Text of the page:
The MICHELIN Bib Gourmand distinction was first introduced in 1997 and is the symbol for highlighting ‘good quality, good value cooking—in the Guangzhou guide, this means three courses (excluding drinks) for less than ¥200 ($29).
The city’s dynamic dining scene continues to evolve, evidenced by the wide variety of cuisine types in the new additions, including Chao Zhou, Indonesian, Sichuan, Singaporean, Thai and vegetarian cuisines.
Three of the new additions showcase Southeast Asian cuisine. Singaporean cooking gets a nod at FT • Bak Kut Teh where the pork rib soup and other Singaporean dishes are made from sauces and ingredients imported from the Lion City. Authentic Indonesian cuisine is served up at restaurant Pandan by its Indonesian head chef and kitchen team while the dining room decorated with Indonesian handicrafts lends an exotic air to the place. At Thai eatery A Roi, the Thai owner uses ingredients imported from Thailand to cook up authentic Thai cuisine at fair prices, including a must-try tom yum goong that is robust and generously portioned.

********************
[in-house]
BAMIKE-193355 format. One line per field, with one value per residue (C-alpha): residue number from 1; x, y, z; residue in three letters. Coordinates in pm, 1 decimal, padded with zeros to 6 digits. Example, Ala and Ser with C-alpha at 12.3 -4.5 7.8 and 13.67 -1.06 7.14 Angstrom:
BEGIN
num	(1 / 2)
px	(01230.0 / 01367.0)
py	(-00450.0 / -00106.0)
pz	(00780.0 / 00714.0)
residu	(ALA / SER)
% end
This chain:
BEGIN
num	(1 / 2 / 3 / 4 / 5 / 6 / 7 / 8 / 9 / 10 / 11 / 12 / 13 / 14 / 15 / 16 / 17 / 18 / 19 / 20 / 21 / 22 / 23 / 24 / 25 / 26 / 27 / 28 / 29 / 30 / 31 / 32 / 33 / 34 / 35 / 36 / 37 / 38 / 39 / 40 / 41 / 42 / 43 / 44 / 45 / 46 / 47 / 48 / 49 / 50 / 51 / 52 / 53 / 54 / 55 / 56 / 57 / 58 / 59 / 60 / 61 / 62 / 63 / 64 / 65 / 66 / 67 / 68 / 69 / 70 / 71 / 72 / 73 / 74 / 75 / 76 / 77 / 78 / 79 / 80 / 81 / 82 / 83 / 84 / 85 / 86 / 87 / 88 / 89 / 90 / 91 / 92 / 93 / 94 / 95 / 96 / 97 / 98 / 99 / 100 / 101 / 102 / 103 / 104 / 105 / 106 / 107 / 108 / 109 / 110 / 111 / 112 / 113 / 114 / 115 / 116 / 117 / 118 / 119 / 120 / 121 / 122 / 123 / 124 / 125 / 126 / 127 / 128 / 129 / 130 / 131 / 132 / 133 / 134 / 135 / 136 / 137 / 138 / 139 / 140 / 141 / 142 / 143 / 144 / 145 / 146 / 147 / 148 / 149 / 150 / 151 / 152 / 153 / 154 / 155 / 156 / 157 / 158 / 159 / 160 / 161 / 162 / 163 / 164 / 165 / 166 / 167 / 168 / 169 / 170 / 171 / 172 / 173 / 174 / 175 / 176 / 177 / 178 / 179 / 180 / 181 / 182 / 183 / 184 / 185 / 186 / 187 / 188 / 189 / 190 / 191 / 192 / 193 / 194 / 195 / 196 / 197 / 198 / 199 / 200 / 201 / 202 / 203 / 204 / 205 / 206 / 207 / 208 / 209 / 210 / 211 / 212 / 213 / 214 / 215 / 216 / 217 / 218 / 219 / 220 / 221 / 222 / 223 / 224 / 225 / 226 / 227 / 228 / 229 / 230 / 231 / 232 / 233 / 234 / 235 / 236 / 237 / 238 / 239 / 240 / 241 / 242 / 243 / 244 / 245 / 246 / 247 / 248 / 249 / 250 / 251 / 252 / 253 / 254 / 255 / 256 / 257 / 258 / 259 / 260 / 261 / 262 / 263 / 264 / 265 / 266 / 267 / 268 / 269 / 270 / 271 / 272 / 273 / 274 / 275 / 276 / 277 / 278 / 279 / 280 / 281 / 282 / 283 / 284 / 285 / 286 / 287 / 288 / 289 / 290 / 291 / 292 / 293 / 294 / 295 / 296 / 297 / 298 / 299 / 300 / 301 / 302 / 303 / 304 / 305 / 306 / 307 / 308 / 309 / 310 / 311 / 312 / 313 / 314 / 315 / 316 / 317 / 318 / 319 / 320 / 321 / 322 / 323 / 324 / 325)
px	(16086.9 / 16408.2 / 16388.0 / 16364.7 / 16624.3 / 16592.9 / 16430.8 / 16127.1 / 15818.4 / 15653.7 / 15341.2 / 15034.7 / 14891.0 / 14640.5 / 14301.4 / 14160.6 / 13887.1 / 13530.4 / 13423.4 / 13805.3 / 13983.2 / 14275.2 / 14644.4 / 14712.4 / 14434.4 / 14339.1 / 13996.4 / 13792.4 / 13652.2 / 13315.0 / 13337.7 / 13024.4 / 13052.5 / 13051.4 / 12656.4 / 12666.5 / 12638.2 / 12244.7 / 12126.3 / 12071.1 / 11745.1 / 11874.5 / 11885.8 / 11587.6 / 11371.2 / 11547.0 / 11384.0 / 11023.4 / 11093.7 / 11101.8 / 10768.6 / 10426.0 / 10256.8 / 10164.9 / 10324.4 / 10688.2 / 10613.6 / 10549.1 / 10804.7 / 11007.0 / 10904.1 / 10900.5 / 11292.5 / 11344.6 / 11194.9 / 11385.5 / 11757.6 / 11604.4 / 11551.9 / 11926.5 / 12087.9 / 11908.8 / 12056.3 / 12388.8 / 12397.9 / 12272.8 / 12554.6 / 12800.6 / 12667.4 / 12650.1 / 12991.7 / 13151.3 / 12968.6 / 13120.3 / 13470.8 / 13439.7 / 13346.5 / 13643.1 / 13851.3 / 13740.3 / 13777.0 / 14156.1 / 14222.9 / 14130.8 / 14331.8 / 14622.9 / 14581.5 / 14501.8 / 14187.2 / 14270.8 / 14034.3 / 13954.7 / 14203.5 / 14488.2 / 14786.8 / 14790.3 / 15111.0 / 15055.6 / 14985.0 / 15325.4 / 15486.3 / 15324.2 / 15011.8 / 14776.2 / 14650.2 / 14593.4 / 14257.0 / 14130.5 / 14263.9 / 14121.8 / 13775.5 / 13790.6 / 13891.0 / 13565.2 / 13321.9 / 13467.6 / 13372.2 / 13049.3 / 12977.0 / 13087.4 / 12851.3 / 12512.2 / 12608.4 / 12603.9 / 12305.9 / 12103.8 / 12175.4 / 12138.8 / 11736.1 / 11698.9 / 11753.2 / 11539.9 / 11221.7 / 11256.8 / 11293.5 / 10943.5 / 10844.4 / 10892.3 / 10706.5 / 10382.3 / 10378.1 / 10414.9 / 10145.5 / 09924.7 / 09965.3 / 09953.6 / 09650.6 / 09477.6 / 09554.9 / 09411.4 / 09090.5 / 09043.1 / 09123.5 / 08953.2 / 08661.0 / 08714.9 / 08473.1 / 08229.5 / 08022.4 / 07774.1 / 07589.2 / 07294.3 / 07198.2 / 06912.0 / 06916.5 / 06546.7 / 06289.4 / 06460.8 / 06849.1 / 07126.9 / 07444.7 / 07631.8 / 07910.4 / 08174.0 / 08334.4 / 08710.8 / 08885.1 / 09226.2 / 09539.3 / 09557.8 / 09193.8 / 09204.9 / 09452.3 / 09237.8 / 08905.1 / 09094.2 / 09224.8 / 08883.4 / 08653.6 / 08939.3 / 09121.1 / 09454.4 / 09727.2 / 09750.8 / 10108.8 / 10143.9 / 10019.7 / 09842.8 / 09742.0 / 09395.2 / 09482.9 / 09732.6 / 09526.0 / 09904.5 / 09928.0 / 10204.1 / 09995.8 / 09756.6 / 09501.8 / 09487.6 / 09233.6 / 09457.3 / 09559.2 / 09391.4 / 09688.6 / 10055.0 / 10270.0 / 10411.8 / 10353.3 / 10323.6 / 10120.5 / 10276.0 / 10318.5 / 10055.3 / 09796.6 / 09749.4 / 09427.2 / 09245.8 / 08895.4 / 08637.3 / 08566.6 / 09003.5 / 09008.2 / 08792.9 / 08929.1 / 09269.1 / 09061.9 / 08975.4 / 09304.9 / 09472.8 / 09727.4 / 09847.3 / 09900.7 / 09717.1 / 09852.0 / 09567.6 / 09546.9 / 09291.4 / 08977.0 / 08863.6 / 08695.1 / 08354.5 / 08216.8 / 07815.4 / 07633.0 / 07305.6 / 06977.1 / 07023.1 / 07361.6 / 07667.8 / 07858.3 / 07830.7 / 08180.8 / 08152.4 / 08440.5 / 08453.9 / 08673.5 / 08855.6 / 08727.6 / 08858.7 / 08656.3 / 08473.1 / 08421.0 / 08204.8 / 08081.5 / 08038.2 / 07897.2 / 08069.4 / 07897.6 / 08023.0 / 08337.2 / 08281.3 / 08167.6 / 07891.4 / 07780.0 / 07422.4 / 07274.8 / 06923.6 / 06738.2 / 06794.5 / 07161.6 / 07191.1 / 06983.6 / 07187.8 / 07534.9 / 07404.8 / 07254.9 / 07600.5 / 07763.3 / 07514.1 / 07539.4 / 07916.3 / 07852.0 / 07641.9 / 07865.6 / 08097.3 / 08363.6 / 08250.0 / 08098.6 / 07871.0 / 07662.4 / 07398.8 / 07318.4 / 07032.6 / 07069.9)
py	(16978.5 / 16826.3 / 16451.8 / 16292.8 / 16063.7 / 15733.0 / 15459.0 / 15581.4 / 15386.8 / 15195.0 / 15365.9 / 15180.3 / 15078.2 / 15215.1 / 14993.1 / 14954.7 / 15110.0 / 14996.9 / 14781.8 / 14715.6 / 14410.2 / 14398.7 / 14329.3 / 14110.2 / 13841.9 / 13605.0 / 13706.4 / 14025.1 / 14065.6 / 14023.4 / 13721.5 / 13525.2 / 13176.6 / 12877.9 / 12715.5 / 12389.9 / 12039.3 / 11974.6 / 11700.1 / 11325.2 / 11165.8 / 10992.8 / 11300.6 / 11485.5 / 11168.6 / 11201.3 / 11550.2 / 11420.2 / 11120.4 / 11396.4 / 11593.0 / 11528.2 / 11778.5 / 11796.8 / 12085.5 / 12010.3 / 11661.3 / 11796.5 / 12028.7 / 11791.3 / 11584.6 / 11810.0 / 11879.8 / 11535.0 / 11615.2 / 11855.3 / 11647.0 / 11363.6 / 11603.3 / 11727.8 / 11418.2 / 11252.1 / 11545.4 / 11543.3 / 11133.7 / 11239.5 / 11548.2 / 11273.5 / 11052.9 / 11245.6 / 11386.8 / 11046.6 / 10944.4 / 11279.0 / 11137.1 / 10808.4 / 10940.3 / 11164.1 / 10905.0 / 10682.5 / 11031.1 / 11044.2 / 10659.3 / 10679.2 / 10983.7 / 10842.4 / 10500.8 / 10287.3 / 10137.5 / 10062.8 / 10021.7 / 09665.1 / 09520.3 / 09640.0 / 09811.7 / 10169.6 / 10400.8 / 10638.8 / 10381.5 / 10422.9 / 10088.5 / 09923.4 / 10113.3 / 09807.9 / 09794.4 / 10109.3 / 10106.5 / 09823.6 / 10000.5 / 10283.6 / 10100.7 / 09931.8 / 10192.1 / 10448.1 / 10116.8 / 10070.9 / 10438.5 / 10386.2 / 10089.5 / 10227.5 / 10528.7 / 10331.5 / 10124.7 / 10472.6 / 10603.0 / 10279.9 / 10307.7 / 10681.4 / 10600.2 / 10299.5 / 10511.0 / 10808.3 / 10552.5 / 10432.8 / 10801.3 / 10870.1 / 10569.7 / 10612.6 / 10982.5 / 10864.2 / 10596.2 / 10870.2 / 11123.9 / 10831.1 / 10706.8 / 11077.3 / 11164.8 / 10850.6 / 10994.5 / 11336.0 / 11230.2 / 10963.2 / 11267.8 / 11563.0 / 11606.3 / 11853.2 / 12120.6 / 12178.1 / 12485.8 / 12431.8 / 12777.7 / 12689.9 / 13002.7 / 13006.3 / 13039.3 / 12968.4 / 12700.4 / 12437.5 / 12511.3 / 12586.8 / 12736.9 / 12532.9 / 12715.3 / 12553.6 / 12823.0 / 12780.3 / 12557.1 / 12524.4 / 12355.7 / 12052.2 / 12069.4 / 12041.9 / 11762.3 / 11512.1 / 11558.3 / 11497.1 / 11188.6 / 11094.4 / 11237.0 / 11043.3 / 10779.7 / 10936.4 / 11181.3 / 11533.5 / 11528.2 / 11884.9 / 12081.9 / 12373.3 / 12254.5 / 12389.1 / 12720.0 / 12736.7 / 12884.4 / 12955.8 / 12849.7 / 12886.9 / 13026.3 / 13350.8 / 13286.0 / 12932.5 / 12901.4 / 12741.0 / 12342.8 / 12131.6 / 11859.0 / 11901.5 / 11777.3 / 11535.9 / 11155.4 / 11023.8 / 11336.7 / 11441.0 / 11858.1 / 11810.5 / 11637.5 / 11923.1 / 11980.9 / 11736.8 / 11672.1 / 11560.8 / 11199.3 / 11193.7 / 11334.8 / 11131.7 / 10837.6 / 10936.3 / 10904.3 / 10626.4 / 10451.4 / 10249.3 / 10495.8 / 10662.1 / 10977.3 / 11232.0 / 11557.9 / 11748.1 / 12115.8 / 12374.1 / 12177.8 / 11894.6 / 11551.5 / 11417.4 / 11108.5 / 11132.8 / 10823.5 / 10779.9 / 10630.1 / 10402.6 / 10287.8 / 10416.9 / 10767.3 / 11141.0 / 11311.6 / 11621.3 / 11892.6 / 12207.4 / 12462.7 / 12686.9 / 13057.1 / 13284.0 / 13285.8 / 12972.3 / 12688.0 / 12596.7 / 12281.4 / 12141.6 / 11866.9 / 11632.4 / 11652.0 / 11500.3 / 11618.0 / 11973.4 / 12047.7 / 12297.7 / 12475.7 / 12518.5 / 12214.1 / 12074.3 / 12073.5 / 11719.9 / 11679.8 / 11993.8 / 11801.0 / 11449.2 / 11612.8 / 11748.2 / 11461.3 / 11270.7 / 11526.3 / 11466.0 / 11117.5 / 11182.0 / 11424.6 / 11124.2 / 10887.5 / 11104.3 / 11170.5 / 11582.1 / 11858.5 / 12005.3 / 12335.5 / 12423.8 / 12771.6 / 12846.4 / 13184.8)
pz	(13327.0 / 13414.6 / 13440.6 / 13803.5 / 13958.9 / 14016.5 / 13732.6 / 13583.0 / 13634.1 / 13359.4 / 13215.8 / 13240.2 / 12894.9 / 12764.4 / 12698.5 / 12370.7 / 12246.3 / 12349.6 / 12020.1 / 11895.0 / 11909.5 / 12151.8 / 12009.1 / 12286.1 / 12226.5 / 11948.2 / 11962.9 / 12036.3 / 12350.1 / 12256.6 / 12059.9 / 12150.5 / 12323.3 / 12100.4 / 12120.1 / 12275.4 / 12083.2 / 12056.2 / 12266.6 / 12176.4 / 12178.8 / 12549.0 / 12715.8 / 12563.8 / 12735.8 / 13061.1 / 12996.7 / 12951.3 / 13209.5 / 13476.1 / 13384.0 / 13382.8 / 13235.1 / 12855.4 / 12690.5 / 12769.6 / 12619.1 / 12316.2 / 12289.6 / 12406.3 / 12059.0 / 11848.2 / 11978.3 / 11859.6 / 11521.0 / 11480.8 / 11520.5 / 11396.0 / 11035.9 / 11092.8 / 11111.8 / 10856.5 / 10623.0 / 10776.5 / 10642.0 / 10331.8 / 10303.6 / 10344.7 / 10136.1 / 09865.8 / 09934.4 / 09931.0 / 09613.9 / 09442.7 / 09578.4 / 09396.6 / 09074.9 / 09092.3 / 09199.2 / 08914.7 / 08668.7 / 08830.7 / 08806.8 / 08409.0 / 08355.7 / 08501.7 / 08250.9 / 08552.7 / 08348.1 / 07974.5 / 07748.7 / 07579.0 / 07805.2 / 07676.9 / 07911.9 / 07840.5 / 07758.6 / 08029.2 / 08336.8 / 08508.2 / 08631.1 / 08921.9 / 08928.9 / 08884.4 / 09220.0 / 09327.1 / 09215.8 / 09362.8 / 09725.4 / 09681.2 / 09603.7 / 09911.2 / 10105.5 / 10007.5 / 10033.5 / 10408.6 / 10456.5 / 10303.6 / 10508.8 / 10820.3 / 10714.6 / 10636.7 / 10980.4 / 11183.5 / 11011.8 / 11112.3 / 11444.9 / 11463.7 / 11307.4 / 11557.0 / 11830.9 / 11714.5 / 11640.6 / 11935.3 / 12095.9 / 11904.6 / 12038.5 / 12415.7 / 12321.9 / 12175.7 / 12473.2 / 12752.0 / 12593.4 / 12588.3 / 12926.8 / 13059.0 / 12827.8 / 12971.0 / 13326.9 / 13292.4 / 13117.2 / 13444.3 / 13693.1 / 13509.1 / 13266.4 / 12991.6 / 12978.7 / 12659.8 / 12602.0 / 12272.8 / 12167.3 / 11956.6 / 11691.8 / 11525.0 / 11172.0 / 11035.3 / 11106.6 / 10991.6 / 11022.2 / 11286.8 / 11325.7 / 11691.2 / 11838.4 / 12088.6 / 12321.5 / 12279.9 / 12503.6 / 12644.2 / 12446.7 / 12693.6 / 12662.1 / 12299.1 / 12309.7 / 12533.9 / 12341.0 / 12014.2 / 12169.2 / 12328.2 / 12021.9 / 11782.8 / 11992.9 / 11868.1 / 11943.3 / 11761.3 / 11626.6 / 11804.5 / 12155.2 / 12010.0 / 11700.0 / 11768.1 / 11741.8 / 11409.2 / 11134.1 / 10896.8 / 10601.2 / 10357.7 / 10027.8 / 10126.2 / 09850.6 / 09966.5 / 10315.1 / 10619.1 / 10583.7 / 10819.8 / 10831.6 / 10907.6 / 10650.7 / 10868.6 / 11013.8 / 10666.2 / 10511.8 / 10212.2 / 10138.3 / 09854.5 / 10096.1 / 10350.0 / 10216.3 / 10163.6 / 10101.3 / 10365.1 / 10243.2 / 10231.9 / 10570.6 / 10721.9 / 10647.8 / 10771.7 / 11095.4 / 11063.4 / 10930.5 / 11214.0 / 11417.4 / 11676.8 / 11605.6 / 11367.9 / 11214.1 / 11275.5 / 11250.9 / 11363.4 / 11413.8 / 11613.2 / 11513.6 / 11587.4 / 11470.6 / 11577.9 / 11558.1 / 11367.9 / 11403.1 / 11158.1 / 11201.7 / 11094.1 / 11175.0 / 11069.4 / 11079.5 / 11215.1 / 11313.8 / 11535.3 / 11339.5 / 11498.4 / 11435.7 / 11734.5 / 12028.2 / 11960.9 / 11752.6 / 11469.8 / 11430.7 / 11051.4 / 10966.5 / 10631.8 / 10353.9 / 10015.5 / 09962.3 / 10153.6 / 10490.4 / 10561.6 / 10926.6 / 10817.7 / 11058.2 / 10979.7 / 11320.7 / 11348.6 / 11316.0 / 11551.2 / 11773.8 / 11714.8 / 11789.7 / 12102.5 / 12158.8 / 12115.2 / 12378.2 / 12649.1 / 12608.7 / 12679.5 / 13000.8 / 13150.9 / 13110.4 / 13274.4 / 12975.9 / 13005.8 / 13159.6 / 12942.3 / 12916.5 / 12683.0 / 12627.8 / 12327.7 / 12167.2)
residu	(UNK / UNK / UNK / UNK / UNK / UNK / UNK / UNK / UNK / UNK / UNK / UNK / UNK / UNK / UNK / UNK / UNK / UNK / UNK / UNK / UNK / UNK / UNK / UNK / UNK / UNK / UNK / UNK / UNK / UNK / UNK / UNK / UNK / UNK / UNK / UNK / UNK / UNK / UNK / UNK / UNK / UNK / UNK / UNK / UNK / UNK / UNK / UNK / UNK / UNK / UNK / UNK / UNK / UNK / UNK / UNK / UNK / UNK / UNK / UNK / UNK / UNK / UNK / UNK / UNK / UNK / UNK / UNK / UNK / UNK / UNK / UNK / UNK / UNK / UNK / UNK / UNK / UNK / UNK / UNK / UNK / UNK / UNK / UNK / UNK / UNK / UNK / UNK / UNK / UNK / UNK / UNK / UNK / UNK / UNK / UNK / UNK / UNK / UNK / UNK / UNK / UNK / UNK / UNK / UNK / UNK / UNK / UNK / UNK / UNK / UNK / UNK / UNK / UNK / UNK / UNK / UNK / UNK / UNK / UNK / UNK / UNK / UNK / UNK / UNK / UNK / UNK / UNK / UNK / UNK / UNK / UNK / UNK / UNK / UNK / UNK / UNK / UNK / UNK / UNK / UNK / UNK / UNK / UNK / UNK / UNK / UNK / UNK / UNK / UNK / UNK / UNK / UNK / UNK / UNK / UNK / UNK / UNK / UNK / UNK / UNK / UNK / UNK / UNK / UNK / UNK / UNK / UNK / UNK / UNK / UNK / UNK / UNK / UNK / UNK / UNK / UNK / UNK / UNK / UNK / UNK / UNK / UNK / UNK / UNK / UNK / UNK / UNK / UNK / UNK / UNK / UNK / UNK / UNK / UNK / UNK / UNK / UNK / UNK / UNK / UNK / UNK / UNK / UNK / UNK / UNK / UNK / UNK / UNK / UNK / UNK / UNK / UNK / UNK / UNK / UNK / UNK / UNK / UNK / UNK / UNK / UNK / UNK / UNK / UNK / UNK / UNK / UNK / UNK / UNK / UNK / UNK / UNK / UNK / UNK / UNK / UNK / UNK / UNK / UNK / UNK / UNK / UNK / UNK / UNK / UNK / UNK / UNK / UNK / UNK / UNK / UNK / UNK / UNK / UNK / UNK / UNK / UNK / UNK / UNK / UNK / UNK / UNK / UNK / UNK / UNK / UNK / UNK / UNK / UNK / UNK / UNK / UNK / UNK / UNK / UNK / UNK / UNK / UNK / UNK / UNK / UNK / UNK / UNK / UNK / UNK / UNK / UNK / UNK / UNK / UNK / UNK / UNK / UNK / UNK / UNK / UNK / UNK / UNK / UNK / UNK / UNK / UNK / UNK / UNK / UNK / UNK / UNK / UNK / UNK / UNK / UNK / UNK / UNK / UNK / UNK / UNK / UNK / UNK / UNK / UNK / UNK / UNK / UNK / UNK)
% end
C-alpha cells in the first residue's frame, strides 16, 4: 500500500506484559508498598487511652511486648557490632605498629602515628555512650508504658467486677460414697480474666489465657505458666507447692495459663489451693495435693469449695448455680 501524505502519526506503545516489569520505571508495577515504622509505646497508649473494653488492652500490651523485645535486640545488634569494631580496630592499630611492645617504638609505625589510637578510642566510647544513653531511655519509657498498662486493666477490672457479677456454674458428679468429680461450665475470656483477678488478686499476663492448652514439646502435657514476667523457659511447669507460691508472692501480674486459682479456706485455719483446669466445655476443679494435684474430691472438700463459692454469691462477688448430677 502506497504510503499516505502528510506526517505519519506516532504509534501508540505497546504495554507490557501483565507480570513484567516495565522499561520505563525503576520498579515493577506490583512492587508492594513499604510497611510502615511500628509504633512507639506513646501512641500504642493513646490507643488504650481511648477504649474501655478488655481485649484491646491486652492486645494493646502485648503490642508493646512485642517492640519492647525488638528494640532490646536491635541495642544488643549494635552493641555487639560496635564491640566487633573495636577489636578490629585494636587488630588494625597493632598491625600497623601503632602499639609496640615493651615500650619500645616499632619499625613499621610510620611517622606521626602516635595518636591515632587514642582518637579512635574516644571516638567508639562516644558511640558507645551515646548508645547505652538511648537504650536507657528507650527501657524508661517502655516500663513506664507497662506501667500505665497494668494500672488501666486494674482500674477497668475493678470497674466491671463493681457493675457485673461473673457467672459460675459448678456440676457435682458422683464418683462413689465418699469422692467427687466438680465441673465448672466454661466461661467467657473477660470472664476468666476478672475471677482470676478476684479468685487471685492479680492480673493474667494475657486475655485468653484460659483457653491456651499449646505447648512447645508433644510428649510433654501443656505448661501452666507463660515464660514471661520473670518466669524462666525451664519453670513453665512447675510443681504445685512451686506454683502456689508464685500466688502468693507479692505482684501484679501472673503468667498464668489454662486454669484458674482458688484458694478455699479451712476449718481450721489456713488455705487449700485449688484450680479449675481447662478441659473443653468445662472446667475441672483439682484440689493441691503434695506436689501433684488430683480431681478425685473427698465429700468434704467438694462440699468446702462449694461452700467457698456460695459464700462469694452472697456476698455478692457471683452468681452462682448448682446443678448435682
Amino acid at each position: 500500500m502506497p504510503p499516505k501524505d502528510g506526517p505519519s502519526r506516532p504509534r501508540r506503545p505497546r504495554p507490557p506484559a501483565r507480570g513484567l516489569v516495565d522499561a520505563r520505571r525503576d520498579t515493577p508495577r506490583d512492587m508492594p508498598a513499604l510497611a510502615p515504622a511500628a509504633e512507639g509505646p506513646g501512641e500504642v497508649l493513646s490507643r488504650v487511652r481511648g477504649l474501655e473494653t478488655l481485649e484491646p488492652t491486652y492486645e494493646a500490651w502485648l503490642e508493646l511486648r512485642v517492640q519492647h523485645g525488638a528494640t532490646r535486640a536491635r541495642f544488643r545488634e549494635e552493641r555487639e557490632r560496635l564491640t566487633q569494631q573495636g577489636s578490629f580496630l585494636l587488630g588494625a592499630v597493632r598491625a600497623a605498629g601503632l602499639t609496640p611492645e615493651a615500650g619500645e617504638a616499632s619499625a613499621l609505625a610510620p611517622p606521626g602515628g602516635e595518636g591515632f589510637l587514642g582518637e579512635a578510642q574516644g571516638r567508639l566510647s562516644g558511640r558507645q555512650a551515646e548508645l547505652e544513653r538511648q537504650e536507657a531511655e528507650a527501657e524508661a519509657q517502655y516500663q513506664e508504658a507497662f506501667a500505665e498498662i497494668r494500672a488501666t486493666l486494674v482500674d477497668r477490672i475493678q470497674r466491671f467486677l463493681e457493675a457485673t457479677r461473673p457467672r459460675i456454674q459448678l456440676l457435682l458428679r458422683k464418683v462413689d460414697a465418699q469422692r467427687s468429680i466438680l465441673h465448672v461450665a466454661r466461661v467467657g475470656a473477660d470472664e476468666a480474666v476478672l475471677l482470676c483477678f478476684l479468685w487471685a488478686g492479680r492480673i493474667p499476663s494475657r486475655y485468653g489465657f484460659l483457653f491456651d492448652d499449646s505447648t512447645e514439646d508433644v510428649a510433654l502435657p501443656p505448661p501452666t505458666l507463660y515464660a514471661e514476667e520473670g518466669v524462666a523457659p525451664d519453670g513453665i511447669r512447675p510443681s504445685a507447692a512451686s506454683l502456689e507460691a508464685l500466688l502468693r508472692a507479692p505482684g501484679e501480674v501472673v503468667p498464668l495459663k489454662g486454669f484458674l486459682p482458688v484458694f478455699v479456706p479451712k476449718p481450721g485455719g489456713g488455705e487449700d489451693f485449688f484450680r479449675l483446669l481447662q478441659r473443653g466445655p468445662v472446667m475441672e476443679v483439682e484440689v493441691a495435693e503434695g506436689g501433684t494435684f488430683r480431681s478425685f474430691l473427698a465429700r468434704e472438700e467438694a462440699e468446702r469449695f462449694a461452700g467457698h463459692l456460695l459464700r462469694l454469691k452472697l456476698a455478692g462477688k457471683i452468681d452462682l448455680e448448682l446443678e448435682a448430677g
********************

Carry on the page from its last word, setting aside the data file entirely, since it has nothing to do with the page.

Restaurants Cheungloi Cook and Dong Xin in Tianhe fly the flag for Cantonese cuisine while Hai Men Yu Zi Dian on Yanling Road and Kai Xiaozao serve up regional delicacies from Chao Zhou. Ease in Yuexiu serves up simple fare with a Sichuan touch in a modern faux-industrial setting while Szechwan Lane showcases the spiciness and aroma of Sichuan cuisine without MSG and a lighter hand with oil and salt. Finally, stylish vegetarian restaurant Soodle serves a Western-centric menu focusing on fresh vegetables and fruit using natural ingredients, such as a wide variety of mushrooms, to showcase the original taste of the vegetables with no additives.
The full list below:
* Represents a new addition.